Software Development Activities
This is the description of a simple development process put together from the fundamental laws controlling software development. It is not complete, but it describes the core activities that should take place in any software development project, focusing on the creation of an executable system.
Neither of the tree activities described below, requirements capture, requirements formalization and system construction, can be avoided if a software system is to be built. They can be split up and smeared out over several phases, but they still need to be done somehow, sometime.
Always keep in mind that the goal is to create a working system. Make sure all activities generate information that is useful in the execution of the software system.
Make sure you know what the architecture looks like all the time. Use architectural patterns to split up the work in small, manageable pieces.
Use a risk driven, iterative and incremental approach. Release early and often.
The following artefacts will be the main results from the activities below.
- a requirements specification
- an architectural description
- source code
- build scripts that generate a release
These artefacts are usually complemented with other useful documentation.
- component and language descriptions
- user manuals
- installation and configuration instructions
Note that the documents are not tied to a specific phase or activity, but are created and updated throughout the entire project.
You need to have some requirements to be able to build a system. If you do not have any requirements, then you need to employ methods that help you find the requirements. There are several such methods, but none is described here.
An important part of the early requirements work is to find the domain language for the system. Model and describe the terminology used in the system domain. This activity is done together with the customer and experts on the system domain. The domain language is ideal for later implementation in the system construction phase.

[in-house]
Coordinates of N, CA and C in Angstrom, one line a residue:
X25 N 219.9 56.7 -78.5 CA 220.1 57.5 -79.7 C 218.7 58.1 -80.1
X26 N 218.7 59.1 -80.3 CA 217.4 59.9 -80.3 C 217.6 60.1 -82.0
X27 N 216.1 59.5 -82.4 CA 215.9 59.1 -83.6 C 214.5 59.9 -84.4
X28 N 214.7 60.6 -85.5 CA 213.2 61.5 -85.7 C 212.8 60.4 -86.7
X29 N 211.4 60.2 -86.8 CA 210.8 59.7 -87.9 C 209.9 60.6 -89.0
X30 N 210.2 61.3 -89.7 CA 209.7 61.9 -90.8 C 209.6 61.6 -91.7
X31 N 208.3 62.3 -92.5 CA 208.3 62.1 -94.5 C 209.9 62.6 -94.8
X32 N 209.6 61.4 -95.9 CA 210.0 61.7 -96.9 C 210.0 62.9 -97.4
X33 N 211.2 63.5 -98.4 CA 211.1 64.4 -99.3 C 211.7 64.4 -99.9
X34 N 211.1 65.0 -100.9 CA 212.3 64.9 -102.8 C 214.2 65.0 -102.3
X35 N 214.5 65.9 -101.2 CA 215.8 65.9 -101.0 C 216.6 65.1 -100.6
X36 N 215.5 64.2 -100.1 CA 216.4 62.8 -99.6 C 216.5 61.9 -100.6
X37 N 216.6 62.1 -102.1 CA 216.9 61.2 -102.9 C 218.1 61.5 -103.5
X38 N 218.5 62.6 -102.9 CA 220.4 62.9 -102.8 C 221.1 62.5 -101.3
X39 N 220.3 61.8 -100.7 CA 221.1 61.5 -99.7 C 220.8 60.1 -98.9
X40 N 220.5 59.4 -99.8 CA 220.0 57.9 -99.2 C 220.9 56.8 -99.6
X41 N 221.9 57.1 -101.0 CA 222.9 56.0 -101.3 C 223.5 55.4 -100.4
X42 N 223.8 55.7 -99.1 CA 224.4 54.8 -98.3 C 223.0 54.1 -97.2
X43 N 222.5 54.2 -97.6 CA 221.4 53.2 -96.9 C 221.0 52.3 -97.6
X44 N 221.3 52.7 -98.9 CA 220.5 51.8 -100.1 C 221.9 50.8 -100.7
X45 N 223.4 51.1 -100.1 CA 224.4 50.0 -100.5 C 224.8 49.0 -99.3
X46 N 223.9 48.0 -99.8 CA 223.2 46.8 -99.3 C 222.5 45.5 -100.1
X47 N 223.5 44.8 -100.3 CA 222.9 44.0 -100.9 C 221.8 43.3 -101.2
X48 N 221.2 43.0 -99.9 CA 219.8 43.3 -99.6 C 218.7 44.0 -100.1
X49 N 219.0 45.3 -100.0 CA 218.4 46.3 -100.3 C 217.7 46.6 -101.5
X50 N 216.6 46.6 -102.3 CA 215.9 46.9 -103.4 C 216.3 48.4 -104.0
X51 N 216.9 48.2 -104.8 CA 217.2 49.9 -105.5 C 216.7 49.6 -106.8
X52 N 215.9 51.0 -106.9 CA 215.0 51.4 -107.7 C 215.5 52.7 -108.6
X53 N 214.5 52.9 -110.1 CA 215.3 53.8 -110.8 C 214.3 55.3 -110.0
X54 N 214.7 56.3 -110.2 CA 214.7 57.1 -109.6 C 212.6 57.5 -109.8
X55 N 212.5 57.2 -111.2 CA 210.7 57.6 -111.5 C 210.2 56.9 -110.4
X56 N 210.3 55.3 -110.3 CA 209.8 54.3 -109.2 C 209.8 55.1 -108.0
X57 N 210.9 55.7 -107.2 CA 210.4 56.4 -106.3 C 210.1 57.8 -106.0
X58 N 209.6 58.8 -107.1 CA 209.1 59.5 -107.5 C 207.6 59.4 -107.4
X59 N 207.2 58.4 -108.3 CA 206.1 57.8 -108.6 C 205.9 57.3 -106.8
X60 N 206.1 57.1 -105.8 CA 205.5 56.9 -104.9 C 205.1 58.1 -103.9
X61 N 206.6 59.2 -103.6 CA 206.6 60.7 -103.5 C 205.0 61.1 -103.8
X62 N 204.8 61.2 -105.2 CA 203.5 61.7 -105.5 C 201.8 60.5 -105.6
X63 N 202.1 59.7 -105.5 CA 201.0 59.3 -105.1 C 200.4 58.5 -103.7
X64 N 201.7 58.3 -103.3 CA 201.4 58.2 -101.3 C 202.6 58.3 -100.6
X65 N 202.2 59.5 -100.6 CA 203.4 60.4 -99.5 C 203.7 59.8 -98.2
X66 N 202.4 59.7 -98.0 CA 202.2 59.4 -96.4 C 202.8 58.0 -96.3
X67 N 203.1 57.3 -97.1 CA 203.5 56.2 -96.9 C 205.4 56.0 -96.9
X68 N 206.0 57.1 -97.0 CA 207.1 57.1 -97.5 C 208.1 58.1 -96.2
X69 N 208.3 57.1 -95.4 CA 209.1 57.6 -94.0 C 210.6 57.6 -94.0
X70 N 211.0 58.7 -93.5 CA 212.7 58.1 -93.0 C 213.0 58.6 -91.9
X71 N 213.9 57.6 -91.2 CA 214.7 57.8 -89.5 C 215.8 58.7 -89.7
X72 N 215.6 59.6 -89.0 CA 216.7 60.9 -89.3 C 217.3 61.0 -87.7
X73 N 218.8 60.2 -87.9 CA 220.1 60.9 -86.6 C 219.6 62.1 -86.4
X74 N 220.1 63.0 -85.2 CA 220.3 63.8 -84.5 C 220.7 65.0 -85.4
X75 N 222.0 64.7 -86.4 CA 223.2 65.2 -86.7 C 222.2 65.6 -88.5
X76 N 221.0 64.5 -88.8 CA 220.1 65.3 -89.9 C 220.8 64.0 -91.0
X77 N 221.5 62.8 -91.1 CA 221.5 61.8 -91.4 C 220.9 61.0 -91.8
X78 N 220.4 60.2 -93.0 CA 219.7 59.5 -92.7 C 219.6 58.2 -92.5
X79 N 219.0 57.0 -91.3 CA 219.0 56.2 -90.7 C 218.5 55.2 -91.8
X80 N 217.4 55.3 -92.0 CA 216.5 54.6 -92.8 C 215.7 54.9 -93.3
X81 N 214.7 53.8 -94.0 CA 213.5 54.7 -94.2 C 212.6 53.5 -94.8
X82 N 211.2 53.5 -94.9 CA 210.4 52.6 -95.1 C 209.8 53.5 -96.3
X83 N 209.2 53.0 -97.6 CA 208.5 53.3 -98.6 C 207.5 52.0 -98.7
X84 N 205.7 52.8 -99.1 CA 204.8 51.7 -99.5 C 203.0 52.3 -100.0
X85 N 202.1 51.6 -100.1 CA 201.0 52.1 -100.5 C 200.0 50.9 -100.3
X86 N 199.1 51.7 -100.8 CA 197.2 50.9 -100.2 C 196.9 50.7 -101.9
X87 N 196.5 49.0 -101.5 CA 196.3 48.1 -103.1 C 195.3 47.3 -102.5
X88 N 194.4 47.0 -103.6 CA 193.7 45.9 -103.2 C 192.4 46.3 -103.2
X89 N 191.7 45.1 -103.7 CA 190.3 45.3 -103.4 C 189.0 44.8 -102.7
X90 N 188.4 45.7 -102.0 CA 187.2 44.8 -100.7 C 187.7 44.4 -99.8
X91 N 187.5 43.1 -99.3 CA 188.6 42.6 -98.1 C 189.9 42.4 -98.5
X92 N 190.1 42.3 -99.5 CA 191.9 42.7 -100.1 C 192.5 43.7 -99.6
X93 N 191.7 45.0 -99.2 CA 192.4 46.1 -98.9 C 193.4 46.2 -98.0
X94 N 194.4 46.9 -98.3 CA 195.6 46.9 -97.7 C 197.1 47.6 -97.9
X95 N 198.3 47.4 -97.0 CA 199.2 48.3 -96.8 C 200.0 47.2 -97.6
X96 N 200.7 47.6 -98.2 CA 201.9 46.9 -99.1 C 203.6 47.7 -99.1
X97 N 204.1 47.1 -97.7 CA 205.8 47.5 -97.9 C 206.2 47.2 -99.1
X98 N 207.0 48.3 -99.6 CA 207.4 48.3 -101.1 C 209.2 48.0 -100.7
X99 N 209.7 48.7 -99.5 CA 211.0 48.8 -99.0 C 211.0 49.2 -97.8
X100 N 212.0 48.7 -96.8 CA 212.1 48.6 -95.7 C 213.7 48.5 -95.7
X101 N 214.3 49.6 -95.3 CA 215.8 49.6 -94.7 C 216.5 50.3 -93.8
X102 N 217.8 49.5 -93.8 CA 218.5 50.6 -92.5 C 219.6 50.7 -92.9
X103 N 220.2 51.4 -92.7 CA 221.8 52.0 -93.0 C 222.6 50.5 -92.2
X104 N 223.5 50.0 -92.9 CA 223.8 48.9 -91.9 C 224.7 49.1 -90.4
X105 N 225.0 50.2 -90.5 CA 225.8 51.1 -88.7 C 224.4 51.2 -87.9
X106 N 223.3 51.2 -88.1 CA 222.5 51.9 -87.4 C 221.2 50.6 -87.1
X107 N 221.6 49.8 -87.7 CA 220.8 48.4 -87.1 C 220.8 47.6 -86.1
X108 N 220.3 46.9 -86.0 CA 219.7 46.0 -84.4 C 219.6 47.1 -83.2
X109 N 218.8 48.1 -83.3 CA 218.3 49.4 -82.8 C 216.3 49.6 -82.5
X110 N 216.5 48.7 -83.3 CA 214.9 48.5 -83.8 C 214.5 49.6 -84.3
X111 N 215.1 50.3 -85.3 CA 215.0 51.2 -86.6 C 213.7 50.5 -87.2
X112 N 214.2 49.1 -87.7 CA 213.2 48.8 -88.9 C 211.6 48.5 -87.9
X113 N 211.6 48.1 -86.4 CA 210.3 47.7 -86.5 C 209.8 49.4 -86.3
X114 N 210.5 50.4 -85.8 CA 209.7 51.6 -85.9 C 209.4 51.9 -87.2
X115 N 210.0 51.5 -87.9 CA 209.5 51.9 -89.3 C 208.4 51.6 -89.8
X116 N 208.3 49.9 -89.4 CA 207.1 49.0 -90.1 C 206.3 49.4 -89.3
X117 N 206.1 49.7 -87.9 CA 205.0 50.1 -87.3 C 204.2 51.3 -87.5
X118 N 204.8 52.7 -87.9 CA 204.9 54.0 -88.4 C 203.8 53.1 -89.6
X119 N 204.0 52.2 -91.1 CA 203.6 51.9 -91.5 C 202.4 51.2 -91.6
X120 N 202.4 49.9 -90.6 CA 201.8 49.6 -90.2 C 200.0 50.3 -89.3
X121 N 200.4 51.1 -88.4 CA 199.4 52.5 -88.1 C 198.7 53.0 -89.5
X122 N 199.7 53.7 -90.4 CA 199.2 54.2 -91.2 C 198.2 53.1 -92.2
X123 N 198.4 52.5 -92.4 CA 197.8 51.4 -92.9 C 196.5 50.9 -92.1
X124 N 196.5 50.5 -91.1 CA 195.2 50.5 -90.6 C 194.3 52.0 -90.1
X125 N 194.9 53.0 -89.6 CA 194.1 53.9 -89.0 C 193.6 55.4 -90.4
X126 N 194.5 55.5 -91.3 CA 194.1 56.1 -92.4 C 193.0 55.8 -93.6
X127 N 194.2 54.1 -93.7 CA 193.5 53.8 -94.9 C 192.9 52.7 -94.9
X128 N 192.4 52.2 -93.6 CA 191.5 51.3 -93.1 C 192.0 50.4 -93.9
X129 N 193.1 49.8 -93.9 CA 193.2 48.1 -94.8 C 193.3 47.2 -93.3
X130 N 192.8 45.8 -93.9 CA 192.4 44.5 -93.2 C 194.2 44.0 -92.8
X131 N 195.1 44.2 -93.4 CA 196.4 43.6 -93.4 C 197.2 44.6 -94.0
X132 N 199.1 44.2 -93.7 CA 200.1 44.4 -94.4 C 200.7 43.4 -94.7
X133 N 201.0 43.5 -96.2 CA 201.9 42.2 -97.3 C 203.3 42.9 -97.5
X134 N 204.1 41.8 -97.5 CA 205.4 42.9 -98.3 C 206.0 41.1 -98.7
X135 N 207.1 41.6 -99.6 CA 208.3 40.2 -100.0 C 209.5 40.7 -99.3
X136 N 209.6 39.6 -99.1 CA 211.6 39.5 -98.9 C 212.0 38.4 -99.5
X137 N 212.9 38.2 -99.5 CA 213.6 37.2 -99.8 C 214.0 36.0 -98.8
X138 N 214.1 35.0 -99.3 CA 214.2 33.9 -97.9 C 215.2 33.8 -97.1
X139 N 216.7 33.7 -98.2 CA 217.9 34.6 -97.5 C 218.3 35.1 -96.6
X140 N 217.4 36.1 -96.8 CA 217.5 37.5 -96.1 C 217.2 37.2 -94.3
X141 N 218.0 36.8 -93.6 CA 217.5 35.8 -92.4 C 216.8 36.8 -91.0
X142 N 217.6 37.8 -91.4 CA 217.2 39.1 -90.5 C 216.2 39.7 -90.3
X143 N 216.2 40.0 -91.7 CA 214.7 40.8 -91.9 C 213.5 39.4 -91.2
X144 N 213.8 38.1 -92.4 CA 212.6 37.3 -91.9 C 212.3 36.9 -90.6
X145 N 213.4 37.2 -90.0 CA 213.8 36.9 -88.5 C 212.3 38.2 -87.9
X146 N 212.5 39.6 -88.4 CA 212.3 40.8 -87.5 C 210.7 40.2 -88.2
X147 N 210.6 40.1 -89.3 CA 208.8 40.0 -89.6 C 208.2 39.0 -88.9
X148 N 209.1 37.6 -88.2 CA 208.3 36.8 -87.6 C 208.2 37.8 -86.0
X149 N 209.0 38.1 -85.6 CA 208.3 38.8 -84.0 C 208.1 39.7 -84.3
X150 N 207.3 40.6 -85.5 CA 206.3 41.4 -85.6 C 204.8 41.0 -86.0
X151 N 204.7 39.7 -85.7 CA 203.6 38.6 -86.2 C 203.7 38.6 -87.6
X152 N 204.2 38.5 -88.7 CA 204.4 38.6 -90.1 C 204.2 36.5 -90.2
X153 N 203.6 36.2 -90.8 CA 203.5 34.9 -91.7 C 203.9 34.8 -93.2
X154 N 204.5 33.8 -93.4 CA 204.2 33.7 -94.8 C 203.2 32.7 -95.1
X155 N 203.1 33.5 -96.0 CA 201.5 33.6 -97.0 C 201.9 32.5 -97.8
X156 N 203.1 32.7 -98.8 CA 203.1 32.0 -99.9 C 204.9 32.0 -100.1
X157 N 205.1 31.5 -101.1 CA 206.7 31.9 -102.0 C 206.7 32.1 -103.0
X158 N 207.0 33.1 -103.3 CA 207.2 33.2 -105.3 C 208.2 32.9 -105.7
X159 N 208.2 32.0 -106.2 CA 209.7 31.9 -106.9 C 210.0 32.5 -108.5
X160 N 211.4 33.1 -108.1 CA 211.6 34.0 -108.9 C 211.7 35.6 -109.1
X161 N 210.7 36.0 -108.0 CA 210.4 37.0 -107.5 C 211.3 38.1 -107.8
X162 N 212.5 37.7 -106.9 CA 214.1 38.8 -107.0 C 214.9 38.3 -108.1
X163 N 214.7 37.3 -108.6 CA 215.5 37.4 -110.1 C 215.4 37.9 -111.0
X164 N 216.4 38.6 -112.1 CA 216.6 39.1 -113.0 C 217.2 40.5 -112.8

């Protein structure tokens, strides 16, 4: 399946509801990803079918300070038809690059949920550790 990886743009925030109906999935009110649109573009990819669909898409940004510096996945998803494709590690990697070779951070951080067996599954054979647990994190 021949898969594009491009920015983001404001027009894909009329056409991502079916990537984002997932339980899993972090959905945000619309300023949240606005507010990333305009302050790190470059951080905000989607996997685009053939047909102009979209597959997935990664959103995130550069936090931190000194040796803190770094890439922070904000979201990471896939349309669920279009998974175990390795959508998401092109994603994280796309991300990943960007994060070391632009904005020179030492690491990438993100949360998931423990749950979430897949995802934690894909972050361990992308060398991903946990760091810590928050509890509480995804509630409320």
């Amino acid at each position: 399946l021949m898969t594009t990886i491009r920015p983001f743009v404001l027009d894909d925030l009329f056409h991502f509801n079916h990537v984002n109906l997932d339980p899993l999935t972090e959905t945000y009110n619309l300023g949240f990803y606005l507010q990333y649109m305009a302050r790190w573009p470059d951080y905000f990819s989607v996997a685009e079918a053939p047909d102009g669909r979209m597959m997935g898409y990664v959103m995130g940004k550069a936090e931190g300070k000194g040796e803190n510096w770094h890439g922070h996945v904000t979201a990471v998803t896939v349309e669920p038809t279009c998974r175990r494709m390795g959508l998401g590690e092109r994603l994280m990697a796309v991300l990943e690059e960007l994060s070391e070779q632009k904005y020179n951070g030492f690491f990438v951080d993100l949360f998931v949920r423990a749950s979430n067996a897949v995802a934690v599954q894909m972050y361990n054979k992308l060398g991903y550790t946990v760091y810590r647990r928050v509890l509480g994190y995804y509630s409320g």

The requirements capture can also be done in an incremental manner, but most of the requirements should be specified early. Otherwise it is difficult to plan the architecture and assess technical risks. If only a few requirements can be specified up front, and the rest are left unknown, then perhaps other methods like Extreme Programming are more suitable than this one.
Some people call this activity analysis. The results of analysis are new requrements and a better understanding of the problem. Other people separate analysis and requirements capture, which mostly only confuses the engineer, giving the impression that the same work is to be done twice.
This activity is probably the most important activity of all, and still it is the most overlooked of all activities.
This activity is the most difficult to give a complete an satisfying description of. In the ideal world, we would be able to specify the requirements in one or more formal languages, and then plug the requirements into a framework to be executed. In reality, some of the requirements are suitable for a formal language, but others will be embedded in the architecture, spanning several languages and components.
This means that the activity of formalizing the requirements has two aspects. One is to create the architecture that supports the requirements and the other is to create formal specifications for as many requirements as possible.
Requirements suitable to be described by a formal specification are for example custom data types, file formats, business rules and communication protocols. The specifications are then used as configuration data for the architectural framework and code generators to form the complete system.
Lots of languages exists already for the description of requirements. Use ASN.1 to specify protocols. Use BNF for file formats. Use DTD if you like to store data in XML format. Use IDL when formalizing architectural requirements. Use a data dictionary language for data types. If you can not find a suitable language to use for the specification of your business rules, then create a formal version of the domain language and use that.
The activity to formalize the requirements is very open ended, as the programmer can choose both notation and implementation freely. It is even possible to create new notations that best suits the domain. The programmer is by this given a great opportunity to create elegant, compact and correct code.
This activity is the easiest one to describe. Just implement the architecture that executes the formal requirements. The architecture is also expanded to help you manage complexity, and incorporate the reuse of already existing components.
Each component in the system should be implementable by one or two people, spending up to a couple of months on the task.